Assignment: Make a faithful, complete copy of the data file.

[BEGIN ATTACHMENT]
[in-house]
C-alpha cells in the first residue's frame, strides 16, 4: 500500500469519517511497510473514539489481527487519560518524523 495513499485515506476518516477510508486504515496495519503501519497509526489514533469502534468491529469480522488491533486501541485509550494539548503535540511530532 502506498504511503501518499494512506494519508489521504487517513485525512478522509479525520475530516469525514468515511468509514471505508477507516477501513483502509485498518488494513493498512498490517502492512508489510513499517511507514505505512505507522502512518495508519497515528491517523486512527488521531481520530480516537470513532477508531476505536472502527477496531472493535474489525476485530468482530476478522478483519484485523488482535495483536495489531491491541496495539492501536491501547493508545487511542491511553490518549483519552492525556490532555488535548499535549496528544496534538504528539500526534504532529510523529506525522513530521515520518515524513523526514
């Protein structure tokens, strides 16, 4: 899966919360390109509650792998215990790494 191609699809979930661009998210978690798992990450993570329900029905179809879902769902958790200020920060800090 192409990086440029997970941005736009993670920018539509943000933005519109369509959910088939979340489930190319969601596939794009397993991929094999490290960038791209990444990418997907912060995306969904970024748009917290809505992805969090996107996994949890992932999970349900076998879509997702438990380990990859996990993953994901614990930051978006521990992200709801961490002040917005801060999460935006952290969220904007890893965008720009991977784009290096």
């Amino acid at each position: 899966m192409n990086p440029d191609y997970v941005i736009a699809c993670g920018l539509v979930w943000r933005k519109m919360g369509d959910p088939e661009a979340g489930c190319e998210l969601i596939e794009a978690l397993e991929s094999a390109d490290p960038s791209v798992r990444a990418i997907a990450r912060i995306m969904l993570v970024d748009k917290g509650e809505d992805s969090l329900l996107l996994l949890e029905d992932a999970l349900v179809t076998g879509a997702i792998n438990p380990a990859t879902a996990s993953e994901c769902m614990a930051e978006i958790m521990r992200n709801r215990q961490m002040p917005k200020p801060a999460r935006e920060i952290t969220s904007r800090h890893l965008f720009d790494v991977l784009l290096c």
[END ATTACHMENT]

[in-house]
C-alpha cells in the first residue's frame, strides 16, 4: 500500500469519517511497510473514539489481527487519560518524523 495513499485515506476518516477510508486504515496495519503501519497509526489514533469502534468491529469480522488491533486501541485509550494539548503535540511530532 502506498504511503501518499494512506494519508489521504487517513485525512478522509479525520475530516469525514468515511468509514471505508477507516477501513483502509485498518488494513493498512498490517502492512508489510513499517511507514505505512505507522502512518495508519497515528491517523486512527488521531481520530480516537470513532477508531476505536472502527477496531472493535474489525476485530468482530476478522478483519484485523488482535495483536495489531491491541496495539492501536491501547493508545487511542491511553490518549483519552492525556490532555488535548499535549496528544496534538504528539500526534504532529510523529506525522513530521515520518515524513523526514
């Protein structure tokens, strides 16, 4: 899966919360390109509650792998215990790494 191609699809979930661009998210978690798992990450993570329900029905179809879902769902958790200020920060800090 192409990086440029997970941005736009993670920018539509943000933005519109369509959910088939979340489930190319969601596939794009397993991929094999490290960038791209990444990418997907912060995306969904970024748009917290809505992805969090996107996994949890992932999970349900076998879509997702438990380990990859996990993953994901614990930051978006521990992200709801961490002040917005801060999460935006952290969220904007890893965008720009991977784009290096």
């Amino acid at each position: 899966m192409n990086p440029d191609y997970v941005i736009a699809c993670g920018l539509v979930w943000r933005k519109m919360g369509d959910p088939e661009a979340g489930c190319e998210l969601i596939e794009a978690l397993e991929s094999a390109d490290p960038s791209v798992r990444a990418i997907a990450r912060i995306m969904l993570v970024d748009k917290g509650e809505d992805s969090l329900l996107l996994l949890e029905d992932a999970l349900v179809t076998g879509a997702i792998n438990p380990a990859t879902a996990s993953e994901c769902m614990a930051e978006i958790m521990r992200n709801r215990q961490m002040p917005k200020p801060a999460r935006e920060i952290t969220s904007r800090h890893l965008f720009d790494v991977l784009l290096c």